5 Things to Know When Using an Equipment Trailer

Equipment trailers are just what you need when you’re hauling big, heavy items. You can get large objects and equipment from A to B conveniently. Equipment trailers come in different load sizes, load capabilities, and can be decked out with numerous features. But if you tow them the wrong way, you could risk accidents, damage and injury. 

One thing to need without question is proper tie down equipment. 

Let’s learn 5 things that will make sure you have a better experience when hauling your trailer. 

  • Check the Laws About Equipment Trailers in Your State
  • When it comes to towing equipment trailers, you’re going to have different laws in different states. These laws might tell you things like weight limits for load, the lane you can drive in, and there might even be guidance about which routes to take. Basically, these laws are designed to keep everyone on the road a little safer. Online research or a trip to your DMV should tell you what the laws are in your state for trailer hauling. 

  • Do Not Exceed Your Trailer’s Weight Limit
  • If you overload your trailer, you are asking for trouble. Just use a larger trailer if you have to go above your weight limit, or even consider if multiple trips is an option. Choose caution and go up a size if you are having doubts. 

  • Consider Hiring Professionals to Install Your Equipment Trailer on Your Vehicle
  • The vast majority of equipment trailer-related accidents are caused by improper installation on the vehicle doing the hauling. You should consider using a checklist before you drive away. This list should tell you to:

    • Make sure all parts are properly fastened and securely tightened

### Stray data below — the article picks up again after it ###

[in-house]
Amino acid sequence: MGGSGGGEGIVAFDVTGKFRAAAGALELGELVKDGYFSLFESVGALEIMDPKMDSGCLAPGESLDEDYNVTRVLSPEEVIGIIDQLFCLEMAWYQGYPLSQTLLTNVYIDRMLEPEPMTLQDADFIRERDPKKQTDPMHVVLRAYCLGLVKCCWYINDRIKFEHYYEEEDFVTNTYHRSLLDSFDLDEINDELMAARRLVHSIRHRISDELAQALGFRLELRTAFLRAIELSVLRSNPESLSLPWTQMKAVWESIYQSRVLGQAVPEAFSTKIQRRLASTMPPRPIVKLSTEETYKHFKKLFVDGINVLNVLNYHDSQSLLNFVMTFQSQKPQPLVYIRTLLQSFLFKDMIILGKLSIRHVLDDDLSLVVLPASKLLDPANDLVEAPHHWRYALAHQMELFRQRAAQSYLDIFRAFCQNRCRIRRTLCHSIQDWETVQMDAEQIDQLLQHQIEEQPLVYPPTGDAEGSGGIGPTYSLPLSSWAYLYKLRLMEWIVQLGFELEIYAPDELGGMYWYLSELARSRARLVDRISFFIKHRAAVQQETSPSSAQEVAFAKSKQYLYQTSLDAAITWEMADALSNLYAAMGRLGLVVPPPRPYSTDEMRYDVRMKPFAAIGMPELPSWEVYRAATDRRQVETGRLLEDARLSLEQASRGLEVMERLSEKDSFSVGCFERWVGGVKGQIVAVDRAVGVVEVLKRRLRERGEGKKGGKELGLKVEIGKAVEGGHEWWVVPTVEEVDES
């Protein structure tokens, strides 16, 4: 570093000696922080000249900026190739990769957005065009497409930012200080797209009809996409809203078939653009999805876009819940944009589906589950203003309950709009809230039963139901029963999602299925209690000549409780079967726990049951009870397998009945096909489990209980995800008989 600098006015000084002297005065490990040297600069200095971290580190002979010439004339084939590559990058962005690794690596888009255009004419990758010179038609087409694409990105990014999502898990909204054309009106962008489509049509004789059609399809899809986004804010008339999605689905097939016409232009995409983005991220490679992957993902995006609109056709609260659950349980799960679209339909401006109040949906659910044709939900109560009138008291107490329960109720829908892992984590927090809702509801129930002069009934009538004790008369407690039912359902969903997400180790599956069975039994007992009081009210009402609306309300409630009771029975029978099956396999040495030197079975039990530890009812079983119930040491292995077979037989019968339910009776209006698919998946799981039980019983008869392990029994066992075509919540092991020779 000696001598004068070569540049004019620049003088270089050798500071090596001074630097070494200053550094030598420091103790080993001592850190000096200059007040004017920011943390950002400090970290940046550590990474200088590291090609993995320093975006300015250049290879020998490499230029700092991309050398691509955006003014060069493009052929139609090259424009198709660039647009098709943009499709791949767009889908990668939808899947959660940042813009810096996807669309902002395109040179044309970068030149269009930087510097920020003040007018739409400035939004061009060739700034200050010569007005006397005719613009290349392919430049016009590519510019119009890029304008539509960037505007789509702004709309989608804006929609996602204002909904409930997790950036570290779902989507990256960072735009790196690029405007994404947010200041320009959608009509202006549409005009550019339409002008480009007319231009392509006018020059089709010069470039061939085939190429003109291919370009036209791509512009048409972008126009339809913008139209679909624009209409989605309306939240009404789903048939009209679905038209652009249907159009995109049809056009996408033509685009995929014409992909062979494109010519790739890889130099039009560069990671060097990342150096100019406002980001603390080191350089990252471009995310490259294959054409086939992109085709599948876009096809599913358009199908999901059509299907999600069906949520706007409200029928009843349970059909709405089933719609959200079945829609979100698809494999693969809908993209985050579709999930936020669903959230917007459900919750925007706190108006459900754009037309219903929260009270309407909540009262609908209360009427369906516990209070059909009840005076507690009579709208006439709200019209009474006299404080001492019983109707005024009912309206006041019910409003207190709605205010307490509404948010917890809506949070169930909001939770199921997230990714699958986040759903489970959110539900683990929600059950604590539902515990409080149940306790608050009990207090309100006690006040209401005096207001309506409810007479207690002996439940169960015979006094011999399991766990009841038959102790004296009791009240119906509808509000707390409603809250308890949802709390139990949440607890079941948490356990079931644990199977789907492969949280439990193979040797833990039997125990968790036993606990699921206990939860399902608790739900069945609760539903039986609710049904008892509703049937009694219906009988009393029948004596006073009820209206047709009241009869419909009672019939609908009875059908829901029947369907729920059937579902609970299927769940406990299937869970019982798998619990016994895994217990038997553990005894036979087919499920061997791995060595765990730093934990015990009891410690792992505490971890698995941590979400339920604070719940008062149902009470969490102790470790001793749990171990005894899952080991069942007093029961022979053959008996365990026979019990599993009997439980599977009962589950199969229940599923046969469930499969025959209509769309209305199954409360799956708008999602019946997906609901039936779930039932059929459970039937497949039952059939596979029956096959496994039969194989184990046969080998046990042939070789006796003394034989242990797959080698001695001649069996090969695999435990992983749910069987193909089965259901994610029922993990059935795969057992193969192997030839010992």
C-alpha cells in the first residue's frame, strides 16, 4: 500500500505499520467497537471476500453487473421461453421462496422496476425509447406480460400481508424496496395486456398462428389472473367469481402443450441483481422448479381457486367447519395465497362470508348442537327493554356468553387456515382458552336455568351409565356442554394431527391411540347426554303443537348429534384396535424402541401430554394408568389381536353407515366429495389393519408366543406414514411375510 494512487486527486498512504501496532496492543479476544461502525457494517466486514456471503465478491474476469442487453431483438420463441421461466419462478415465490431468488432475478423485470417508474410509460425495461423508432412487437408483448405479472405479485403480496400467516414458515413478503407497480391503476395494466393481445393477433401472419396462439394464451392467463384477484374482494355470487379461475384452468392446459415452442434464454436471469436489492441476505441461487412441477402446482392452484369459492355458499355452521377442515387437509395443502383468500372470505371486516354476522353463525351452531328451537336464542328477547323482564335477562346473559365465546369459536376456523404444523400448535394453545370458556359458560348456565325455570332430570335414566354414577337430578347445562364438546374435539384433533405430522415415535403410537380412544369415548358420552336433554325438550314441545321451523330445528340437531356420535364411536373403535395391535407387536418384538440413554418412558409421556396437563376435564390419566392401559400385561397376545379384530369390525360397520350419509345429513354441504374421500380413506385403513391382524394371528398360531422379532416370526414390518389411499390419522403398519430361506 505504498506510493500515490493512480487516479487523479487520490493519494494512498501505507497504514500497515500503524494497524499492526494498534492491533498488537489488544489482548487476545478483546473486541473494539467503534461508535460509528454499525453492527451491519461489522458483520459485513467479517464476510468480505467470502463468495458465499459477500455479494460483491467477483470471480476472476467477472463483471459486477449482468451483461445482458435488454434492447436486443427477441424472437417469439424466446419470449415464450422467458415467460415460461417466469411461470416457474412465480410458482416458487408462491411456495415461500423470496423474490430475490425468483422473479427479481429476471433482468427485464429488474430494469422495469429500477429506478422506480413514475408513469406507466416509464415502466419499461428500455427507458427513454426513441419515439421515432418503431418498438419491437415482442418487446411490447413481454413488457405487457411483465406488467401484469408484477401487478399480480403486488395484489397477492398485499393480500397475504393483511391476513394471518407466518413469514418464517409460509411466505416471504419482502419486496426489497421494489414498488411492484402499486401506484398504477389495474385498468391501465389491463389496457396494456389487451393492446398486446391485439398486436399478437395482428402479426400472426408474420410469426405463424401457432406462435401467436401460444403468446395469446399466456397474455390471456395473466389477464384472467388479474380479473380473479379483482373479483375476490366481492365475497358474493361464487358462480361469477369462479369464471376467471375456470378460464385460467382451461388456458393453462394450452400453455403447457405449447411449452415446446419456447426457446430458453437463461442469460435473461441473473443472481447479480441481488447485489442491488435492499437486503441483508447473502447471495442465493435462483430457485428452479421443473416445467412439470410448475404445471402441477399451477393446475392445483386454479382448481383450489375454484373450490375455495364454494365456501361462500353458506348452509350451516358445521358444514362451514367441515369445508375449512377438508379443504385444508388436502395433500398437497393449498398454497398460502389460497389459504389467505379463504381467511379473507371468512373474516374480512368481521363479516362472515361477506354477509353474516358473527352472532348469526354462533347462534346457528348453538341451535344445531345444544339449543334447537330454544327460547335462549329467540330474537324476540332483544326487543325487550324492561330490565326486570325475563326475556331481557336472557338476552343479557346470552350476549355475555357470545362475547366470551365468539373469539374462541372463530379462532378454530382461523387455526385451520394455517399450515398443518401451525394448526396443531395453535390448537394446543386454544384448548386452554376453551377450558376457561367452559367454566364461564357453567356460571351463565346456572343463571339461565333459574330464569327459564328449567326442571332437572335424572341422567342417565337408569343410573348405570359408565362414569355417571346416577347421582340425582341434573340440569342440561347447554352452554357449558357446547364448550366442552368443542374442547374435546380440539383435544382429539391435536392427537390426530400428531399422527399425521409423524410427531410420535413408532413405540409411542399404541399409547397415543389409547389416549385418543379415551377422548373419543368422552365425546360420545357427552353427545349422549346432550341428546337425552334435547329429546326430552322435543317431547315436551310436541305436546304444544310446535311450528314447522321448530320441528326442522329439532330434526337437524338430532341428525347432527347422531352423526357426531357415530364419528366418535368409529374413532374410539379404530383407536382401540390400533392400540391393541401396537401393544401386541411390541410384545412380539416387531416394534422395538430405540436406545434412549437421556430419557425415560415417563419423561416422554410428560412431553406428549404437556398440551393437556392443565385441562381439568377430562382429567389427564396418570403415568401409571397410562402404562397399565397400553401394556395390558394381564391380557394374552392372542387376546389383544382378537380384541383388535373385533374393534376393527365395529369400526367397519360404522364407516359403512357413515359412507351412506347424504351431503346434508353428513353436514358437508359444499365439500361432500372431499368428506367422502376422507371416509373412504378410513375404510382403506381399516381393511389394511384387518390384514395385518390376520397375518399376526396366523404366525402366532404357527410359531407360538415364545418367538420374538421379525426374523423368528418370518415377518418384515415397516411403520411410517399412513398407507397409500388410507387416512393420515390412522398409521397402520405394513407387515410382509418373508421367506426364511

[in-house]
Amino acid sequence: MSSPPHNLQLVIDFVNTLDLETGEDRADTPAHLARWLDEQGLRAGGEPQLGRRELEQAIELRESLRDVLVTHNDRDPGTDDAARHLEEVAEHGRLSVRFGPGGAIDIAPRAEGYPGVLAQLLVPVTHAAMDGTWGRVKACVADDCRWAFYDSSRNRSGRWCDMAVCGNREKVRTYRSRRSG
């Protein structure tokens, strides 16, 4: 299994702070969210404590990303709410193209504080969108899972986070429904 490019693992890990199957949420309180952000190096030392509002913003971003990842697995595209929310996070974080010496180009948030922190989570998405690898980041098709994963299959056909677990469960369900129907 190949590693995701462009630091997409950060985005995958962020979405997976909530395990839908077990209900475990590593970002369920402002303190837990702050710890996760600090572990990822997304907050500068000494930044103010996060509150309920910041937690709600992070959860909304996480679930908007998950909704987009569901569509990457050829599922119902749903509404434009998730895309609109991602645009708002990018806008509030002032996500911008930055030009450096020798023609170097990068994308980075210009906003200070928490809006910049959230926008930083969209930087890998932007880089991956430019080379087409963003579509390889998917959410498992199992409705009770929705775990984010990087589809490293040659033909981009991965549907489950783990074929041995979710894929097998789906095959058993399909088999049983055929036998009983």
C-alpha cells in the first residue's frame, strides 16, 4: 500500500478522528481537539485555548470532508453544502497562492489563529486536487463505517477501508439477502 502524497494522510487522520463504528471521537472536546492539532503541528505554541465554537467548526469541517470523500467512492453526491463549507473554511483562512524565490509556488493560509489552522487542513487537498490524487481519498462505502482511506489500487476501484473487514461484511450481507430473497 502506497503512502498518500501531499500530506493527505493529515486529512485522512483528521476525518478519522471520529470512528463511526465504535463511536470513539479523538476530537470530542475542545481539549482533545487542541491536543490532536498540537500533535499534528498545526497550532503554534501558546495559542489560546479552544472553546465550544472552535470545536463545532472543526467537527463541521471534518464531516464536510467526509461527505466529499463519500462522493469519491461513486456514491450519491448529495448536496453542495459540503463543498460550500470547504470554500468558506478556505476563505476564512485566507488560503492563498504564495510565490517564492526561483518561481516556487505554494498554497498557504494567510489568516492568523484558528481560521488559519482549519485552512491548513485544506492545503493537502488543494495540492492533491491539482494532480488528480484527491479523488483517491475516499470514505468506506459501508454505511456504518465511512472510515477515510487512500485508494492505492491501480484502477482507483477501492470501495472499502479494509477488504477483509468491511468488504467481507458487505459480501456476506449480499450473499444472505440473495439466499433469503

• Verify the gross weight of the trailer is at a safe level (not piled too high)
    • Verify the trailer is not overloaded
    • Make sure there is an even weight distribution on the trailer (this helps to prevent tipping)
    • Make sure your chains and hitches are the proper size 

    If you’re not familiar with doing the trailer hook up yourself, you can use a professional to guarantee safety. You can also find a professional who will work on the operation and maintenance of your trailer, too. 

    1. Make sure your tow vehicle is in good shape. If your tow vehicle is now equipped to do the job, borrow or rent one that is. Consider the pro option in this situation as well. After all, not every vehicle can haul every trailer. If you don’t have a capable truck or van, you might need to do something else. Check the lights, and check the brakes for good measure. Consider getting a mechanic to inspect the trailer too. 
    2. Drive slow and steady. Don’t become impatient! You might be tempted to speed, but you should not exceed 45 mph in a situation of this kind. This is the kind of race that only slow and steady progress can win. 

    Ask The Trailer Parts Outlet Any Questions You Might Have

    These five tips tell you most of what you need to know, but remember, you’ve got friends at The Trailer Parts Outlet who love to talk trailers and help people. Write or call us any time, and we will be delighted to help you.

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